Commercial Litigation and Arbitration

Ultimate Sanctions, Appellate Review and Evidence; Relationship of Inherent Power and Rule-Specific Sanctions

From Sentis Group, Inc. v. Shell Oil Co., 559 F.3d 888 (8th Cir. 2009):

[Appellate Review of Ultimate Sanction]

"[A]lthough we review the district court's discovery decisions for an abuse of discretion, we more closely scrutinize dismissal imposed as a discovery sanction because 'the opportunity to be heard is a litigant's most precious right and should sparingly be denied.'" Schoffstall v. Henderson, 223 F.3d 818, 823 (8th Cir. 2000) (quoting Chrysler Corp. v. Carey, 186 F.3d 1016, 1020 (8th Cir. 1999)). To the extent a discovery sanction depends upon an interpretation of law, our review of the underlying legal determination is de novo. United States v. Gonzalez-Lopez, 403 F.3d 558, 564 (8th Cir 2005) ("[A] district court by definition abuses its discretion when it makes an error of law" (internal quotation and citation omitted)).

[Relationship of Inherent Power and Rule-Specific Sanctions]

When a dismissal sanction rests upon purported violations of discovery orders, courts should ensure that the specific requirements of Federal Rule of Civil Procedure 37 are met. Societe Internationale Pour Participations Industrielles Et Commerciales, S.A. v. Rogers, 357 U.S. 197, 207, 78 S. Ct. 1087, 2 L. Ed. 2d 1255 (1958) (reversing a sanction of dismissal for failure to satisfy the requirements of Rule 37). ***

Our court has not treated … Societe Internationale as creating an absolute rule demanding strict segregation of inherent authority and Rule 37 analyses. Rather, we have affirmed the imposition of a sanction of dismissal in a case where a district court blended a Rule 37 analysis with an inherent-authority analysis…. Nevertheless, the guidance from the Court is clear, and we emphasize that the better practice is to apply Rule 37 where appropriate and not allow an exercise of inherent power to "obscure" the Rule 37 analysis. Societe Internationale, 357 U.S. at 207.

That is not to say that inherent powers are insufficient to justify the sanction of dismissal in an appropriate case if a court makes an express finding of bad faith…. Rather, inherent authority is a broad and powerful tool. As such, it should be used sparingly…. In general, then, courts first should turn to specific rules tailored for the situation at hand, such as Rule 37, to justify sanctions. Then, as an alternative basis for support or in circumstances where specific rules are insufficient, i.e., when "there [is] a need," it may be appropriate to invoke their inherent authority….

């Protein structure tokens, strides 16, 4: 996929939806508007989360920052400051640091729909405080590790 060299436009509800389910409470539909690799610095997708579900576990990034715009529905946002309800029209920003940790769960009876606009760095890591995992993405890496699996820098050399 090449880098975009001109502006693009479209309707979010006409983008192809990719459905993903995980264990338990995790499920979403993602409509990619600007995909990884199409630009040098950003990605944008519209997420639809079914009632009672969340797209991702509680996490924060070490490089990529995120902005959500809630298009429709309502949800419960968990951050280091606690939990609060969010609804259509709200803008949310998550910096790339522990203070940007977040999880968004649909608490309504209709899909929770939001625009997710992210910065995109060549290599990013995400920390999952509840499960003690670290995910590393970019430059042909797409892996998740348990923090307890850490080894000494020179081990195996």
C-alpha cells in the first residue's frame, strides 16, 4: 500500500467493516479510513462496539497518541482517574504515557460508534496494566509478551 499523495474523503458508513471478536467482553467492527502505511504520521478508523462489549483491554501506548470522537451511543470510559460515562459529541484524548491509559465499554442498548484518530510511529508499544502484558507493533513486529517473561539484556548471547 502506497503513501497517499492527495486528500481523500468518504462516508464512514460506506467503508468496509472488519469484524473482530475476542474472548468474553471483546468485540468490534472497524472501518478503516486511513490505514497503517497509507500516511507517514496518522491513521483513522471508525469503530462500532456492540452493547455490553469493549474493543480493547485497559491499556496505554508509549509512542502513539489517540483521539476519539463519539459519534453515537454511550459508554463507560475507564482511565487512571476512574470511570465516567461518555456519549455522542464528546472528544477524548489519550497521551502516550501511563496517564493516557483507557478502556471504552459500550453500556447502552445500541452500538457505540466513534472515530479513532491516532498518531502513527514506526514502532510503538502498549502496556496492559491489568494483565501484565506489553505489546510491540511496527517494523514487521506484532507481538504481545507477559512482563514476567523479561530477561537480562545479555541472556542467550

It follows from this general rule that the best practice is to keep the structured analysis for a particular rule separate from the relatively unstructured analysis associated with inherent authority. ***

[Evidence Rules on Motions Seeking Ultimate Sanctions]

While the Federal Rules of Evidence do not necessarily apply in the context of a motion for sanctions, evidence relied upon must, at a minimum, bear indicia of reliability. See, e.g., Jensen v. Phillips Screw Co., 546 F.3d 59, 66 n.5 (1st Cir. 2008). This is especially true when the sanction imposed is the draconian sanction of dismissal with prejudice. Just as an affidavit containing hearsay and not otherwise bearing indicia of reliability cannot support the final disposition of a case on summary judgment, the present affidavit cannot support the present dismissal. See Brooks, 425 F.3d at 1112.

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